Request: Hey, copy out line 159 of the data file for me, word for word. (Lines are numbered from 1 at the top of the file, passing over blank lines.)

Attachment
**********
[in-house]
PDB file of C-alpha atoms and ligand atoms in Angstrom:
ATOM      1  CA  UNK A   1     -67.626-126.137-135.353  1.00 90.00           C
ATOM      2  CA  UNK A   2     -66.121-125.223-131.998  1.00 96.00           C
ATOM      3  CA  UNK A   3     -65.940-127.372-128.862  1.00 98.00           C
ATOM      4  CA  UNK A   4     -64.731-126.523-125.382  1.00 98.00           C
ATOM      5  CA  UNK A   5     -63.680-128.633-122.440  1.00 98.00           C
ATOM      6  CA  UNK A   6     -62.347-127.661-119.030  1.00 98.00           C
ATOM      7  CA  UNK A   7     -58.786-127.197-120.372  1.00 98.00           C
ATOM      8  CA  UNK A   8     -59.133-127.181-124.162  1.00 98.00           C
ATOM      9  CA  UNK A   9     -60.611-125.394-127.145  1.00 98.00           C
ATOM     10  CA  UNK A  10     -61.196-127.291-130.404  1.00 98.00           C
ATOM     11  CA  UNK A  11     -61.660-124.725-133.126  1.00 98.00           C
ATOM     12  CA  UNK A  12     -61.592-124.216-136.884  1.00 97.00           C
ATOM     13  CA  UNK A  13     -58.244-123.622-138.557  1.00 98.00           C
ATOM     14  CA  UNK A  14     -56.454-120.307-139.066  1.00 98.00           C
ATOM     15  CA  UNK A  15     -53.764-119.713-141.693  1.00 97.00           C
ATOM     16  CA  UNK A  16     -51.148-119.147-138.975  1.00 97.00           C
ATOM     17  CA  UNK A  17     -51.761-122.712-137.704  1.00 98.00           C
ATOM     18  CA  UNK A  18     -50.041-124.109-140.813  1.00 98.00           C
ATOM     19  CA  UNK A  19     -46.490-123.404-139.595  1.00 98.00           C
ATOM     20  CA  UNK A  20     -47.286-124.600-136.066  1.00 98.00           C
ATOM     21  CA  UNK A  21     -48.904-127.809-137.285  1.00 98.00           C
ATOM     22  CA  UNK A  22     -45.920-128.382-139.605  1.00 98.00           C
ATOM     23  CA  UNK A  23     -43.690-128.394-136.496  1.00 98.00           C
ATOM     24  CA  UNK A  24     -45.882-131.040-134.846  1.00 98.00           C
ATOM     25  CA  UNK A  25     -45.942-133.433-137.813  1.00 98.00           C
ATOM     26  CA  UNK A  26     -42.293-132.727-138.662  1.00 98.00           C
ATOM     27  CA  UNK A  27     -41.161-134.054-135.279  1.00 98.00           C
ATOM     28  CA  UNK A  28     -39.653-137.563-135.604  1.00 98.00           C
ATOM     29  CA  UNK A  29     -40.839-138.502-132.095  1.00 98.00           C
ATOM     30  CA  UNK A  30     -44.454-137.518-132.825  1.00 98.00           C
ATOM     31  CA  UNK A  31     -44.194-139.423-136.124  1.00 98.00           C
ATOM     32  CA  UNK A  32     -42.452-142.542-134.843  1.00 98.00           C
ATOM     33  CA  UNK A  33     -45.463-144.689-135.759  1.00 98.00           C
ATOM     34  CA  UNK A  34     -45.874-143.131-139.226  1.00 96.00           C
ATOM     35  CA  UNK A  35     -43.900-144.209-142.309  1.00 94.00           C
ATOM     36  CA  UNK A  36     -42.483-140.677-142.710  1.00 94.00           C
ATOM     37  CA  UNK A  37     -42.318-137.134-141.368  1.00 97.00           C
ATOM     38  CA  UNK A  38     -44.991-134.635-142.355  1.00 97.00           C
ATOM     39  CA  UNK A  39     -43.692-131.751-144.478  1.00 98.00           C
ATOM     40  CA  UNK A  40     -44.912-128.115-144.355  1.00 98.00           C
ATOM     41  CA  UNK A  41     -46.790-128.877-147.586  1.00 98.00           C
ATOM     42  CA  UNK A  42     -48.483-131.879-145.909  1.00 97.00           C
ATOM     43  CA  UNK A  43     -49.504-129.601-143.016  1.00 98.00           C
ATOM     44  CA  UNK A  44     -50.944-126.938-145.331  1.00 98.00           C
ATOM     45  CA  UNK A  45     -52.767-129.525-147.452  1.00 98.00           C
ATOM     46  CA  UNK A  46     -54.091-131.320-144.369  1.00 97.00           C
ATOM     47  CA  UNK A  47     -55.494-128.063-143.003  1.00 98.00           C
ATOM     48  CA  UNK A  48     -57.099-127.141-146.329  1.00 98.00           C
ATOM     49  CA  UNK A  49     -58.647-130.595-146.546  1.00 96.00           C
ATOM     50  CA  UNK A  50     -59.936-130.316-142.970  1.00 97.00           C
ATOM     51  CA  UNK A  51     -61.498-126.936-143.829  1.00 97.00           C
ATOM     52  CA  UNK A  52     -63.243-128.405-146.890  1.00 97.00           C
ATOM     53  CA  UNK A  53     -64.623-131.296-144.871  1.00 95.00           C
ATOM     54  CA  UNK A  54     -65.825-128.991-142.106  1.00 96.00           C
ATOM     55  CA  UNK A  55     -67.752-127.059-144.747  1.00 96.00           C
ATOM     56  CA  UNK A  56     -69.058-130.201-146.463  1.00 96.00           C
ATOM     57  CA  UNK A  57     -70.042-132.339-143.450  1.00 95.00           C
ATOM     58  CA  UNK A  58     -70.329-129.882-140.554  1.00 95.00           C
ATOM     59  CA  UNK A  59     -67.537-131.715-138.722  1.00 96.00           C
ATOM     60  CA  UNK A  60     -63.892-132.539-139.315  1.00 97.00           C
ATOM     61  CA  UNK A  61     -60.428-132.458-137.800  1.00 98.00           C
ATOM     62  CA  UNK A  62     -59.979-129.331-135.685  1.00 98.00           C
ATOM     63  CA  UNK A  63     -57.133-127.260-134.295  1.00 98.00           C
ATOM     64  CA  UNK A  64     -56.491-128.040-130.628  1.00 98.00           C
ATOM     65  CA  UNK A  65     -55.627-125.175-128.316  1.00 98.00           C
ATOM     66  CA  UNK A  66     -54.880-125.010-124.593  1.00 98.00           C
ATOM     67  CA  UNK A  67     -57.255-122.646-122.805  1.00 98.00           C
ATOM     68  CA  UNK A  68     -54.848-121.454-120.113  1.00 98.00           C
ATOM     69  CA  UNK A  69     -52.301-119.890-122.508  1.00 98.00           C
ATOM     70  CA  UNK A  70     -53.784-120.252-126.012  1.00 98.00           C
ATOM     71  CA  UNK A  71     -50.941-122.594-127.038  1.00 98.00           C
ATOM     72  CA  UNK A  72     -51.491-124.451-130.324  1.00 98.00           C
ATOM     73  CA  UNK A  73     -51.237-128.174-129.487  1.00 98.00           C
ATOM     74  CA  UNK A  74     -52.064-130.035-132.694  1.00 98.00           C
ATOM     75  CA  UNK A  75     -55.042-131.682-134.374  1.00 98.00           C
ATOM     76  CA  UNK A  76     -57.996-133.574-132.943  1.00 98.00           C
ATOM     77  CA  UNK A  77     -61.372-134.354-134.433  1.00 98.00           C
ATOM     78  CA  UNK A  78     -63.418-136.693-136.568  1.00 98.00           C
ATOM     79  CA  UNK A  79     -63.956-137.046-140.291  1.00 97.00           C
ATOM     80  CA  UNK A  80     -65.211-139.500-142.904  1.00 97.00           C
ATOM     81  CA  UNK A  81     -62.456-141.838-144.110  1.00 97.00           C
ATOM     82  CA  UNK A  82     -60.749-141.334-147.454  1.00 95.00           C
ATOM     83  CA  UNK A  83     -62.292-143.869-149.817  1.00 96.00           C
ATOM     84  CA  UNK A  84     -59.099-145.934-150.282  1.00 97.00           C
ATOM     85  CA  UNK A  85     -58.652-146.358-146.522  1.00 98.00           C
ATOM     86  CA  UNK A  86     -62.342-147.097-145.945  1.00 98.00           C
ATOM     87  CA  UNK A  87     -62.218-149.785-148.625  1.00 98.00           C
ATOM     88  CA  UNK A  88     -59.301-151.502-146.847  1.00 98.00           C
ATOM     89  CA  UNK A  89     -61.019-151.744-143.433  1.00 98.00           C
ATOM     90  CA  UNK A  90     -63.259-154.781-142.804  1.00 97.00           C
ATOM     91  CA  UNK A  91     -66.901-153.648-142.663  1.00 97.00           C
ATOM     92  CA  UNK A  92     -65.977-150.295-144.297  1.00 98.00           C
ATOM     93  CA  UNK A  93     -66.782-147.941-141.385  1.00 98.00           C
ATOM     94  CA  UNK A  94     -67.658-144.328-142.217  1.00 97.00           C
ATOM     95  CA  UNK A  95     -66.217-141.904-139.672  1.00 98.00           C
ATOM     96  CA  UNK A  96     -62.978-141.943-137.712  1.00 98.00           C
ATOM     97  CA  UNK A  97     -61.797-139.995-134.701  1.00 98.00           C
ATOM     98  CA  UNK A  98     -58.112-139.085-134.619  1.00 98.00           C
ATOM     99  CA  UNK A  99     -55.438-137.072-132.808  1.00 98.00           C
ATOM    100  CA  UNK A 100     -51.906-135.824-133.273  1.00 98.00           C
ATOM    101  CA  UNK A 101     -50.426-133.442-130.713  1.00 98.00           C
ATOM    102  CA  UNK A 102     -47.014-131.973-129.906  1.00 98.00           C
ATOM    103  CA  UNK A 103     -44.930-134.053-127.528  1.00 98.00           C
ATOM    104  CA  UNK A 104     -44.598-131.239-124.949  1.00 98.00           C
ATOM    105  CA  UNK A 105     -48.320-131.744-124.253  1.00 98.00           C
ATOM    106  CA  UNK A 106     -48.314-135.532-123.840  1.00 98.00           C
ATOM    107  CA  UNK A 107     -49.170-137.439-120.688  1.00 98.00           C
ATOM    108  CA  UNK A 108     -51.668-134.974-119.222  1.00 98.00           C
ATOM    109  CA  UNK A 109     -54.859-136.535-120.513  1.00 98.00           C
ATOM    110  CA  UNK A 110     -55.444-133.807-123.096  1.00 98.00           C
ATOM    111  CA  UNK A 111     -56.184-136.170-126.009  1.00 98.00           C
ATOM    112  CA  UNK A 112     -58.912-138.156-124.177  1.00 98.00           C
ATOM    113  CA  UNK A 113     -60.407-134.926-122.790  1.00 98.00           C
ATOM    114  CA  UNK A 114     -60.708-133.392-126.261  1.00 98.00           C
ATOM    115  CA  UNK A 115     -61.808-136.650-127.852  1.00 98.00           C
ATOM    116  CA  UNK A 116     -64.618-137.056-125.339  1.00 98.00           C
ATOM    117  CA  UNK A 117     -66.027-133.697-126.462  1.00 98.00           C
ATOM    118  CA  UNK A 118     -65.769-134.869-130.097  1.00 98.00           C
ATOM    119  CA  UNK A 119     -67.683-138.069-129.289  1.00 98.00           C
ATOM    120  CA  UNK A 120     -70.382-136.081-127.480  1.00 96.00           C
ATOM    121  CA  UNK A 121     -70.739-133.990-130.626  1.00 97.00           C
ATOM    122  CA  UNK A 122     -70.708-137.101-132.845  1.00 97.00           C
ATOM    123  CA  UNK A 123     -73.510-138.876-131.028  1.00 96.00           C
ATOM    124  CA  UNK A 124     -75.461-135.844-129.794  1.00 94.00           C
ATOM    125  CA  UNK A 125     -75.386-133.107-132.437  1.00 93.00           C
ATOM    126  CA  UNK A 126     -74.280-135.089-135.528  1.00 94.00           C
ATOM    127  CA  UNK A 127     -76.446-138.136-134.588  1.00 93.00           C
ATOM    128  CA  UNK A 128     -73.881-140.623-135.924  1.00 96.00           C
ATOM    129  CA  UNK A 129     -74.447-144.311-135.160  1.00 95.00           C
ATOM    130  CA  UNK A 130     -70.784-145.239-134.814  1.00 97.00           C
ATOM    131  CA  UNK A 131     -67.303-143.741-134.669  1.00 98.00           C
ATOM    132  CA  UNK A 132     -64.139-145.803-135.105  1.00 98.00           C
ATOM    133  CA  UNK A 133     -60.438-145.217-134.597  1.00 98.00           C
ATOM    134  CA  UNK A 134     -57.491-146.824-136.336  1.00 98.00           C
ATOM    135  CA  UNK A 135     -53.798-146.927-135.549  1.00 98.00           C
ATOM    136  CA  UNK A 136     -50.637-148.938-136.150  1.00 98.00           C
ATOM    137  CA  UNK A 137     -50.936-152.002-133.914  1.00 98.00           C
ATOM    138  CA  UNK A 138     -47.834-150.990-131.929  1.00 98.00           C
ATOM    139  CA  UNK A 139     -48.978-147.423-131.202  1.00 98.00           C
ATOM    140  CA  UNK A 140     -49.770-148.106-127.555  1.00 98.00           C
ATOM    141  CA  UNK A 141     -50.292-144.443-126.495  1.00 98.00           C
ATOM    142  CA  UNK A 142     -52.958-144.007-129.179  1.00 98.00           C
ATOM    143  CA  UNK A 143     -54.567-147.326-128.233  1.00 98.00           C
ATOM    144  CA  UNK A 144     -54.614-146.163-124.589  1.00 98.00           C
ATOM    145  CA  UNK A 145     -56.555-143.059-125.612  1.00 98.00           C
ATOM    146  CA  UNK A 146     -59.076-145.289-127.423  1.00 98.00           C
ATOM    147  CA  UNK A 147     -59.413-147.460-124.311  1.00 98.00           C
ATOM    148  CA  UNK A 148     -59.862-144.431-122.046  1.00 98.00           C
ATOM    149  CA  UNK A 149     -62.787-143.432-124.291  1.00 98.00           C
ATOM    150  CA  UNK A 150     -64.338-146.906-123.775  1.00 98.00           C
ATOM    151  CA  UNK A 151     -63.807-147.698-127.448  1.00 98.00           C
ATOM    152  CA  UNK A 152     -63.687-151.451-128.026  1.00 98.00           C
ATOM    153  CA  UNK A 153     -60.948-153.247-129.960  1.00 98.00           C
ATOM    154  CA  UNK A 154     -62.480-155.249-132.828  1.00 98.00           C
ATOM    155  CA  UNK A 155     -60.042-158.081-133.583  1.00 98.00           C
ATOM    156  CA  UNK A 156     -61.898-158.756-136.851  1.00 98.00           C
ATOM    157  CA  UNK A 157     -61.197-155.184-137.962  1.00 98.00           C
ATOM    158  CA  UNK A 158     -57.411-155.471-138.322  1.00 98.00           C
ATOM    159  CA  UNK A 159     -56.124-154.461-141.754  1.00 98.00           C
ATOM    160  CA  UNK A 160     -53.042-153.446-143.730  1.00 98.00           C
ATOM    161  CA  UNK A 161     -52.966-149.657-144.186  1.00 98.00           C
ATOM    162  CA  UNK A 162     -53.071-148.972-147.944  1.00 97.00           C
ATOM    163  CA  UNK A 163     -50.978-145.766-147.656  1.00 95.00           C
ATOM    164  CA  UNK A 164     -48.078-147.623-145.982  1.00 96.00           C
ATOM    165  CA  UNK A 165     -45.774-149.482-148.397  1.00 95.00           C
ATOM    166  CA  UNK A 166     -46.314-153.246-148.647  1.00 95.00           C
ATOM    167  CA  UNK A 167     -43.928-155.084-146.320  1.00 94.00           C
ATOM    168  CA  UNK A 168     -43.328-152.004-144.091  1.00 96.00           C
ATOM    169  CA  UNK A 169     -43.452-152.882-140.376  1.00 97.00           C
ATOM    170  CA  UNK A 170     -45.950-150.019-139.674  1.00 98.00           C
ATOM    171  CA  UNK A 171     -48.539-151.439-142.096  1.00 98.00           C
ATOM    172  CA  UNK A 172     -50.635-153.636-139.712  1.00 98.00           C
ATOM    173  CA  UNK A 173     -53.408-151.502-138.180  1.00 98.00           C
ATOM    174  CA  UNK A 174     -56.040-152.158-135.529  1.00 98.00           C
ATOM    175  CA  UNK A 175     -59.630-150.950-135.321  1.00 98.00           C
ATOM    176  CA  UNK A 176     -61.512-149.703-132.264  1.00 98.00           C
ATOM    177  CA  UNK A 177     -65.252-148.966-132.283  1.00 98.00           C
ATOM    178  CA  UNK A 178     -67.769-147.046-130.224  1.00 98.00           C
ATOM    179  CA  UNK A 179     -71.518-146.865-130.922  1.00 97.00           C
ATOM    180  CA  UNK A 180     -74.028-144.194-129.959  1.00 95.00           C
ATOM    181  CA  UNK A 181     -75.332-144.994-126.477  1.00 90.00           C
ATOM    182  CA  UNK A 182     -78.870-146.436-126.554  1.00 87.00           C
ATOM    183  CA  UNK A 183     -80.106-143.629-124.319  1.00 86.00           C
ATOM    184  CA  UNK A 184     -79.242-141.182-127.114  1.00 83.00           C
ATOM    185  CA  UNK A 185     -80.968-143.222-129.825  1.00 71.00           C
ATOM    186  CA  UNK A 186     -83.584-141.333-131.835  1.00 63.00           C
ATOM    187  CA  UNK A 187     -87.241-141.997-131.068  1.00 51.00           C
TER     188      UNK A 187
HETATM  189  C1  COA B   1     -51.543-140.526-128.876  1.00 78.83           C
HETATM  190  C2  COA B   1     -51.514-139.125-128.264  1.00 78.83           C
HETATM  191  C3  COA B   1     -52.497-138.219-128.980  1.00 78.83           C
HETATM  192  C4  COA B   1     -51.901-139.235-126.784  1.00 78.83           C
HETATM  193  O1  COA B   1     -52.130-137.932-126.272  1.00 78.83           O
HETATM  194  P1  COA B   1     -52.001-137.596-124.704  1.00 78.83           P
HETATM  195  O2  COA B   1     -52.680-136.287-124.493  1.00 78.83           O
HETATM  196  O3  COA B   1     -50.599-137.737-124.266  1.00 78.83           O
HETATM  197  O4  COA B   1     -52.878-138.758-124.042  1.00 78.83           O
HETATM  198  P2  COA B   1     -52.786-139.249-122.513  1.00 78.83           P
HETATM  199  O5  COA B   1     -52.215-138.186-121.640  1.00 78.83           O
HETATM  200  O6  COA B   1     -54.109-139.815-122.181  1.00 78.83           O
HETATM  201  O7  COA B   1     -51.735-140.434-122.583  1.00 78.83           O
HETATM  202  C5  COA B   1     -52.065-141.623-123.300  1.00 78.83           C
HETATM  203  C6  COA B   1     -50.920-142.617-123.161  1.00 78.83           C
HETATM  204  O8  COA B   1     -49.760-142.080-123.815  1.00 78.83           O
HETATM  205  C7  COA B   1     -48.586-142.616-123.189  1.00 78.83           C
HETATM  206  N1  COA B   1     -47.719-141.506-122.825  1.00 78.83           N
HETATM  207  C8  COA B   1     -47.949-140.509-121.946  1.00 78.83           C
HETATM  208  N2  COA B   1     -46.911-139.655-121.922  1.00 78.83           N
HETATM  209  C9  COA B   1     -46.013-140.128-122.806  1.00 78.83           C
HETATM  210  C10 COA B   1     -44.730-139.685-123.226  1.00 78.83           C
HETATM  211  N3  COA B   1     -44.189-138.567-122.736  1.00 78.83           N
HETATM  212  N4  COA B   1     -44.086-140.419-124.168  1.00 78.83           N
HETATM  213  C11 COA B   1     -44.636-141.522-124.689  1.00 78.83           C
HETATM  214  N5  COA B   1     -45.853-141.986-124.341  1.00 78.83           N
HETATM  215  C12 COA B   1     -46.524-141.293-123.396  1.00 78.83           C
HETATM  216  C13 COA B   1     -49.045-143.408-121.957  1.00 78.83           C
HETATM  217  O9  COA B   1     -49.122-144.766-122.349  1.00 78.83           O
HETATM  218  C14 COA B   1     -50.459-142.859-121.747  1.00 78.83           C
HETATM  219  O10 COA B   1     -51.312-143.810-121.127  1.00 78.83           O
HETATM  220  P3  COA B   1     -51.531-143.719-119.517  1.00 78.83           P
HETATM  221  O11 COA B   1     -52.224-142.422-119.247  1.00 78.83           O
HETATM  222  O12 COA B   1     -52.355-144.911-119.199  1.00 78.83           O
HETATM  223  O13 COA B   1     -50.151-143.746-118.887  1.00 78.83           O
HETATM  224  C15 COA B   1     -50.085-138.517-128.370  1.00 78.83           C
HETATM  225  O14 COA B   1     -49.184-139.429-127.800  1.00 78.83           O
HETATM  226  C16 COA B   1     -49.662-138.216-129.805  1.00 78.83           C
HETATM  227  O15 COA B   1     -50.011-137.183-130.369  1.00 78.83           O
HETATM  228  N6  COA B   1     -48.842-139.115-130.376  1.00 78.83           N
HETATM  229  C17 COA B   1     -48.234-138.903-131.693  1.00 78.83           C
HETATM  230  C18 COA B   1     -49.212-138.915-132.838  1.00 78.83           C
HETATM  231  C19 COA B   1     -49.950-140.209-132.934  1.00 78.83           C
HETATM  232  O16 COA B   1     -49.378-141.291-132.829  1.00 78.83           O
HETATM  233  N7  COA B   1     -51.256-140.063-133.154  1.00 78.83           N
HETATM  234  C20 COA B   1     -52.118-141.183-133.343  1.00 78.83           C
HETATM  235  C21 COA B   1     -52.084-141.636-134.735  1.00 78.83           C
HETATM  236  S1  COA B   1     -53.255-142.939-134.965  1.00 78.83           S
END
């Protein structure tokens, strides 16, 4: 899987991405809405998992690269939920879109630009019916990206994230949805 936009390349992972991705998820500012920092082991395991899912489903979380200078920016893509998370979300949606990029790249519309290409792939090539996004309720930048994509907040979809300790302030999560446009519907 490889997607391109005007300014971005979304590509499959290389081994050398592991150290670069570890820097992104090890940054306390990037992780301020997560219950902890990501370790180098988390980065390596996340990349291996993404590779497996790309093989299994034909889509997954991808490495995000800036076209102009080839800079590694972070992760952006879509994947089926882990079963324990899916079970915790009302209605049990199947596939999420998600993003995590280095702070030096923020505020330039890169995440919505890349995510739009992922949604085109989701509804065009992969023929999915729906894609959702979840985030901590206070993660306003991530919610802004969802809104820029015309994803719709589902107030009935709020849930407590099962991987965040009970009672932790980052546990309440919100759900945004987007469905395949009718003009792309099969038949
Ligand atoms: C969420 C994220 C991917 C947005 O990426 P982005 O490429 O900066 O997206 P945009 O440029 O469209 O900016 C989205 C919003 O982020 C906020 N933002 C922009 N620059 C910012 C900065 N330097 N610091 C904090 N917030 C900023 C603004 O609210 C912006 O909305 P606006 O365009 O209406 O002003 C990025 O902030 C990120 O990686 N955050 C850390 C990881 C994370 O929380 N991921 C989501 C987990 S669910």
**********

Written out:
ATOM    157  CA  UNK A 157     -61.197-155.184-137.962  1.00 98.00           C